SYDNEY – An analysis of Australian businesses based on the gender composition of their boards suggests that those with board members from only one gender were not very likely to survive the economic crisis brought about by the covid-19 pandemic. 

The study which was published last week was conducted by the ESG directory Purpose Bureau. It examined the failure rate of almost 1 million Australian businesses and their performance over the last one year. In the study, failure was defined as the deregistration of the businesses in the calendar year 2021 which were running for at least twelve months before the date of deregistration.

The big revelation from the study was that the businesses led by a single-gender were 37% more likely to fail as compared to one with people from both genders on their board. The difference between the failure rate among businesses with single-gender and mixed gender boards was the highest for education and training related businesses where it was 78%. At 29%, this difference was the lowest for the wholesale trade industry. 

“This preliminary research, conducted over a very large cohort of Australian businesses, clearly suggests that gender diversity in leadership leads to better business outcomes,” said Nick Camper, the CEO of Purpose Bureau. He acknowledged that the research requires further analysis to fully understand the dynamics at play, but it’s evidence that Australian businesses benefit greatly from a diversity of views and experience at the leadership level.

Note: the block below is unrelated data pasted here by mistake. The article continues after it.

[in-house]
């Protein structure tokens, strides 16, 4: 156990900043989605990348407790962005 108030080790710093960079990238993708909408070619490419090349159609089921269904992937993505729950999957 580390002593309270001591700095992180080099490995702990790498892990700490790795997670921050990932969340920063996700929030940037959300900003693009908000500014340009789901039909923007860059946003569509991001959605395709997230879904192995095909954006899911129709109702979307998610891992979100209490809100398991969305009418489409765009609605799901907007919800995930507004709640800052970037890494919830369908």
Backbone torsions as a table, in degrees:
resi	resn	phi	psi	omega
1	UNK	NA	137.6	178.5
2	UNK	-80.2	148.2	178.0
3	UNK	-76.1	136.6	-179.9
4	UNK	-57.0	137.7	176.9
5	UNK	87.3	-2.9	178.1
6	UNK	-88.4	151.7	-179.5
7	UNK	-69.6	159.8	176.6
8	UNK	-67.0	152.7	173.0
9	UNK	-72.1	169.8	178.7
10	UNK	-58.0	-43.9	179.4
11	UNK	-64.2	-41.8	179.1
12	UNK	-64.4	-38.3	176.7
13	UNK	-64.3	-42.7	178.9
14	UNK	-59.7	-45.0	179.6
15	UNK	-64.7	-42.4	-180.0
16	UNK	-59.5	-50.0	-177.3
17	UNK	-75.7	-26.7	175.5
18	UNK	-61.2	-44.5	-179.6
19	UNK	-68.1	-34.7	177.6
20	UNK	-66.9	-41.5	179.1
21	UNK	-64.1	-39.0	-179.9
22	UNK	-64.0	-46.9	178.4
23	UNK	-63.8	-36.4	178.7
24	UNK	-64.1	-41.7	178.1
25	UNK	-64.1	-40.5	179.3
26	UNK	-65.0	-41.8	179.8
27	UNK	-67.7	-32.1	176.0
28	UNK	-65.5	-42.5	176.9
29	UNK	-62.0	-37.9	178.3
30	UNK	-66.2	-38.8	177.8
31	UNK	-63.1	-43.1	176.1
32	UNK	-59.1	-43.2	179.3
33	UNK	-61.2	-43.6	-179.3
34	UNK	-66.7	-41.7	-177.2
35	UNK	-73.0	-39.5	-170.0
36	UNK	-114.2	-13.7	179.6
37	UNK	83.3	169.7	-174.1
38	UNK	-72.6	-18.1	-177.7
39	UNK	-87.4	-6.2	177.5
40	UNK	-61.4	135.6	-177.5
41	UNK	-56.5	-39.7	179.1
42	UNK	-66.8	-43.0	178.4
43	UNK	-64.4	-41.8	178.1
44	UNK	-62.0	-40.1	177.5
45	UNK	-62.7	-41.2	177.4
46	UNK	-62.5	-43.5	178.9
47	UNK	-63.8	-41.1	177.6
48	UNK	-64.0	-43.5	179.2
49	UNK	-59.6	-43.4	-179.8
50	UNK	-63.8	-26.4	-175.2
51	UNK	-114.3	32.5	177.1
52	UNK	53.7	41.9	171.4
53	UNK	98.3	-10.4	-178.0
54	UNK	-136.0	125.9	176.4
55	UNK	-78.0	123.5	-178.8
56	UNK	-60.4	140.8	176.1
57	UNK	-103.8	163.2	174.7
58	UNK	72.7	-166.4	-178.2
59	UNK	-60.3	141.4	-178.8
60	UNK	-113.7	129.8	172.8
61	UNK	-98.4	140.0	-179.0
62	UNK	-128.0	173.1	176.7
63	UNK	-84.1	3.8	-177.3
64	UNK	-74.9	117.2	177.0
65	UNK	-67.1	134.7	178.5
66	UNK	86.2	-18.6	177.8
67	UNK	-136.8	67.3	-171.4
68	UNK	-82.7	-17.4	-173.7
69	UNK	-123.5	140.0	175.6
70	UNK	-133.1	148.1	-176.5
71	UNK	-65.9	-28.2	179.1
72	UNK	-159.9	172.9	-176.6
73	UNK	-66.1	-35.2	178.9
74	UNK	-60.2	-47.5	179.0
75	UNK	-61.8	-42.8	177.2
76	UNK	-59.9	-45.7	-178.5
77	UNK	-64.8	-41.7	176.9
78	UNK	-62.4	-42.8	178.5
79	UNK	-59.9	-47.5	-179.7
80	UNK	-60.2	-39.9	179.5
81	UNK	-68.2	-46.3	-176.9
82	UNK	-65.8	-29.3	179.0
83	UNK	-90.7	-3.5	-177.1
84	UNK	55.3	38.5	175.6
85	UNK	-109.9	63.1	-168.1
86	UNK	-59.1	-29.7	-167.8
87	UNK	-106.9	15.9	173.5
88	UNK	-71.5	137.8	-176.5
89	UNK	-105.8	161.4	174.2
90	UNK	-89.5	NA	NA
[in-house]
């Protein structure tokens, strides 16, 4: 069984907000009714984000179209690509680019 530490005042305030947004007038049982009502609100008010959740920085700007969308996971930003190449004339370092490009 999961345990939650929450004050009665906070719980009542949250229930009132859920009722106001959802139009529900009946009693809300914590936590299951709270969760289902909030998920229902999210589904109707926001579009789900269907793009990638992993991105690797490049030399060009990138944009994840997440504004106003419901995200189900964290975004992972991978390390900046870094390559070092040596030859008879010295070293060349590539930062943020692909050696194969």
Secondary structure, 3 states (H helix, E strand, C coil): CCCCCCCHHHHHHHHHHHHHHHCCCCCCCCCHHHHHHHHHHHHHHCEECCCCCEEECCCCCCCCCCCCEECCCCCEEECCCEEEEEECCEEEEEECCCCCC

The study conducted a detailed analysis of the gender composition of the boards across various industries as well. The lowest number of mixed gender boards (10%) were found to be in the public administration and safety domain which has 78% all-male and 12% all-female boards. At 22%, agriculture, forestry and fishing had the highest number of mixed gender boards. 

The number of all-male and all-female boards in this industry were 63% and 15% respectively. Boards of mining and construction companies were pretty male dominated with 81% and 80% of the all-male boards. The highest number of all-female boards were in the healthcare and social care as well as the education and training sectors, with both having 29% companies having only women in the board.